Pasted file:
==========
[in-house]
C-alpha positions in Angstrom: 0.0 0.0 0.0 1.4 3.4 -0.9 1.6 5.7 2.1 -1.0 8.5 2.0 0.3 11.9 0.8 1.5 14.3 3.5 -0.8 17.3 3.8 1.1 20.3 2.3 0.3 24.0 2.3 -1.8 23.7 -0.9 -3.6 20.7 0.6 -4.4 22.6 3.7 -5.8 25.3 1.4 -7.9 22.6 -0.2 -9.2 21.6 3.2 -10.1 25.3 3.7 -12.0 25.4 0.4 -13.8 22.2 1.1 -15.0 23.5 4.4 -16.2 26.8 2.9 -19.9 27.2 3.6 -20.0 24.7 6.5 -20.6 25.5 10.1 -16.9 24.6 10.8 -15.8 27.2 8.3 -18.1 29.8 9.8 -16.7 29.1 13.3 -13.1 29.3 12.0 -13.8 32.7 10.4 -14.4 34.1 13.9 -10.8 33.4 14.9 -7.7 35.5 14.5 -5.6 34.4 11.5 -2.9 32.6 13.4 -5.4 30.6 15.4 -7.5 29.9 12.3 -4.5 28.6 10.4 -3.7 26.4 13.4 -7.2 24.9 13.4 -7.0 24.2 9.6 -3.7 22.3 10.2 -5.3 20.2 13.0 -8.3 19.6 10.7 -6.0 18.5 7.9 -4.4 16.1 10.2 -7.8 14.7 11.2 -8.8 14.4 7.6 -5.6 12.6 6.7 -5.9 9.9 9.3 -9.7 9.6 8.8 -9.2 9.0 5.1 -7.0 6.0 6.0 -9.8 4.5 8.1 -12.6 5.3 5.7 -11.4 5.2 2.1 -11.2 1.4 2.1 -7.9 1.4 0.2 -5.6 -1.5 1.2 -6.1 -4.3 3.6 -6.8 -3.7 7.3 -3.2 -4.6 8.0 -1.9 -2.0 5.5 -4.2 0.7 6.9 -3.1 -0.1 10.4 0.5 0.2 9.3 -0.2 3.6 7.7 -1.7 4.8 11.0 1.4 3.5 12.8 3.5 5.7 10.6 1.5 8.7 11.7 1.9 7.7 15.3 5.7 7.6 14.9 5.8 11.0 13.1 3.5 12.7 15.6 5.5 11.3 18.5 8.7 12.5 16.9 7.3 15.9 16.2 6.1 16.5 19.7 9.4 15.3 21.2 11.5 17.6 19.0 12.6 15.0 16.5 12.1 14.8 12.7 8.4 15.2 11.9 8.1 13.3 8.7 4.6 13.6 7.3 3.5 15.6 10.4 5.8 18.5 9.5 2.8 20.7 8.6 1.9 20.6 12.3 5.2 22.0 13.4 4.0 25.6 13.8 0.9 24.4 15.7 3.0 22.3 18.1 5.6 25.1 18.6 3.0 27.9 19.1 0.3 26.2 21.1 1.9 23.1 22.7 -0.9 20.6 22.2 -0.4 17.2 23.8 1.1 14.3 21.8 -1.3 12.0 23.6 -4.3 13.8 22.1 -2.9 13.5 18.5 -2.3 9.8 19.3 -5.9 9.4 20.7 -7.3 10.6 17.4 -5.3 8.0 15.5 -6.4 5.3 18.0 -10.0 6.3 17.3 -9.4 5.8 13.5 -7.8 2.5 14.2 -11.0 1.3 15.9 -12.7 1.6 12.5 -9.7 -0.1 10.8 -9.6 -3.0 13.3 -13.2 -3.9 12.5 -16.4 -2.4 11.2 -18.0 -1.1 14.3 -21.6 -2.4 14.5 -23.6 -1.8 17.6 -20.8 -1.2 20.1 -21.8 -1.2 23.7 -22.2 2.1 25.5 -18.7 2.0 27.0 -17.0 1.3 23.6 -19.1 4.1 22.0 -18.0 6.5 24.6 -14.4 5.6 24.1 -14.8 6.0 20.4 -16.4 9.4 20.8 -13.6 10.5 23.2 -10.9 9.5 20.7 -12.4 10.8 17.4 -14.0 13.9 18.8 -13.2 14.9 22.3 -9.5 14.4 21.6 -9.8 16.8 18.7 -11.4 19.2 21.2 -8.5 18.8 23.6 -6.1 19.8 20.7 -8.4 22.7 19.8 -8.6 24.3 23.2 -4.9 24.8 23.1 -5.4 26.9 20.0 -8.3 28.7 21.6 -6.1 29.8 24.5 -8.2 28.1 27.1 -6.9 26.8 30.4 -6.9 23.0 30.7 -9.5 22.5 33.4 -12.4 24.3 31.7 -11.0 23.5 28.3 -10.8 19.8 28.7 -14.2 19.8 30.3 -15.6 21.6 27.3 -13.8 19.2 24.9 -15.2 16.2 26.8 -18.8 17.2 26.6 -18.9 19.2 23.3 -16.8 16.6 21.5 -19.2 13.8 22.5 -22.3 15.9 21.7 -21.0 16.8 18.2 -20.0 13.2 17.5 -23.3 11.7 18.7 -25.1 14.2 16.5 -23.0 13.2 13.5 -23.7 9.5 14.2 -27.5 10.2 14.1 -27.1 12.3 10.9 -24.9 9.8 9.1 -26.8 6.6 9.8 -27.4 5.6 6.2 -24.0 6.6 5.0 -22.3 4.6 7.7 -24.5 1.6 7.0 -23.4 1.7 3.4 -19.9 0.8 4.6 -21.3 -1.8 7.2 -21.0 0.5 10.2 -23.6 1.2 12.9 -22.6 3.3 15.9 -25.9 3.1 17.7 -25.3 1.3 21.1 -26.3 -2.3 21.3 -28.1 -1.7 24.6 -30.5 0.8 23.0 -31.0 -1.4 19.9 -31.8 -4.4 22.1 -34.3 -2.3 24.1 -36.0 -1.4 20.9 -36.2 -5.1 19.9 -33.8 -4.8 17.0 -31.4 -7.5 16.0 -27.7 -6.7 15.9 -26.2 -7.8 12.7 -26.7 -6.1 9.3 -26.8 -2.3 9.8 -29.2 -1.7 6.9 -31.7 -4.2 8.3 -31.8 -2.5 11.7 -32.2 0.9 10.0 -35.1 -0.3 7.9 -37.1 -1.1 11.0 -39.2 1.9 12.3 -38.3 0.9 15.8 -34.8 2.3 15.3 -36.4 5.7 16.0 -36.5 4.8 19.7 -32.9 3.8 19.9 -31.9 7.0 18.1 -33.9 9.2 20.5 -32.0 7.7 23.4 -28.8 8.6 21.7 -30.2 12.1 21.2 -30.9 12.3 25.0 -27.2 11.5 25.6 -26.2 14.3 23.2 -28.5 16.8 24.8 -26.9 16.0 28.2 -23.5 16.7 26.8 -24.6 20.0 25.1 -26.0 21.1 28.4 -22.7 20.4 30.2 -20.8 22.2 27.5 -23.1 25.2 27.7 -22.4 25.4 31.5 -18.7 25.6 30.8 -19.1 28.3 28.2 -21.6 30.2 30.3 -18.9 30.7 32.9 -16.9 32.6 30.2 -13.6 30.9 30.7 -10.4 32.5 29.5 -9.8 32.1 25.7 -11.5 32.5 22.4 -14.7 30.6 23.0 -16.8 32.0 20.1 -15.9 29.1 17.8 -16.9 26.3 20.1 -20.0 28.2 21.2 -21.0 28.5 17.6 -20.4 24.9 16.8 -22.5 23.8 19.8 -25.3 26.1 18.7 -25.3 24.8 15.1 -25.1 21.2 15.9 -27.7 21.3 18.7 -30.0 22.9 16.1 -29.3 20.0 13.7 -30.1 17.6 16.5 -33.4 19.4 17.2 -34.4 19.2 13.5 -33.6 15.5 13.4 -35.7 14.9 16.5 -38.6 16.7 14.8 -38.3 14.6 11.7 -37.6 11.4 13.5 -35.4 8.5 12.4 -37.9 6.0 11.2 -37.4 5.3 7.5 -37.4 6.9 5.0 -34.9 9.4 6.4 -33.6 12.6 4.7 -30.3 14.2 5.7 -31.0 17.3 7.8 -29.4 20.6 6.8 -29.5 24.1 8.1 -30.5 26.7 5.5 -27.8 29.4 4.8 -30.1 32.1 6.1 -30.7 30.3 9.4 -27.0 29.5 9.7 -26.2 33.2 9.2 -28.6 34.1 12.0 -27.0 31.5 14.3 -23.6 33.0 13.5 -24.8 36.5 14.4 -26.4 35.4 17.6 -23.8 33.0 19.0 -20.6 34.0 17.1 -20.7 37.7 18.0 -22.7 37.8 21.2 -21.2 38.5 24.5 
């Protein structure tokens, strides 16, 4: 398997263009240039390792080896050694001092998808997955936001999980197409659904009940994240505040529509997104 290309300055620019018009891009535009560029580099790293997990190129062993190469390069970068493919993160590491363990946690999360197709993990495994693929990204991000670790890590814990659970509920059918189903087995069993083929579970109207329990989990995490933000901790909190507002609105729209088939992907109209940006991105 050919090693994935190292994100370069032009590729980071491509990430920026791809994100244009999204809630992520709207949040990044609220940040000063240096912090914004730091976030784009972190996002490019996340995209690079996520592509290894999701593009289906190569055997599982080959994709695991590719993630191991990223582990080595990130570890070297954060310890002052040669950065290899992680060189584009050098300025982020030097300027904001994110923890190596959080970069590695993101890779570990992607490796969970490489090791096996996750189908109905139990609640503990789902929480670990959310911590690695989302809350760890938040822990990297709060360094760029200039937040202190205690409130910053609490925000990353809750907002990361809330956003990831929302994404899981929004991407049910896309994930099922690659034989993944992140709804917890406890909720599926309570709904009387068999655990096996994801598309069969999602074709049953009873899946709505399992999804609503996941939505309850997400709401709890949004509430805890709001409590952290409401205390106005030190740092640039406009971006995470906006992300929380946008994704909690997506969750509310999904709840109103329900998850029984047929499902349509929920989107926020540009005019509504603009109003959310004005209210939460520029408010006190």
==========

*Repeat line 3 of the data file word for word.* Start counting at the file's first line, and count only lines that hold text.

């Protein structure tokens, strides 16, 4: 398997263009240039390792080896050694001092998808997955936001999980197409659904009940994240505040529509997104 290309300055620019018009891009535009560029580099790293997990190129062993190469390069970068493919993160590491363990946690999360197709993990495994693929990204991000670790890590814990659970509920059918189903087995069993083929579970109207329990989990995490933000901790909190507002609105729209088939992907109209940006991105 050919090693994935190292994100370069032009590729980071491509990430920026791809994100244009999204809630992520709207949040990044609220940040000063240096912090914004730091976030784009972190996002490019996340995209690079996520592509290894999701593009289906190569055997599982080959994709695991590719993630191991990223582990080595990130570890070297954060310890002052040669950065290899992680060189584009050098300025982020030097300027904001994110923890190596959080970069590695993101890779570990992607490796969970490489090791096996996750189908109905139990609640503990789902929480670990959310911590690695989302809350760890938040822990990297709060360094760029200039937040202190205690409130910053609490925000990353809750907002990361809330956003990831929302994404899981929004991407049910896309994930099922690659034989993944992140709804917890406890909720599926309570709904009387068999655990096996994801598309069969999602074709049953009873899946709505399992999804609503996941939505309850997400709401709890949004509430805890709001409590952290409401205390106005030190740092640039406009971006995470906006992300929380946008994704909690997506969750509310999904709840109103329900998850029984047929499902349509929920989107926020540009005019509504603009109003959310004005209210939460520029408010006190």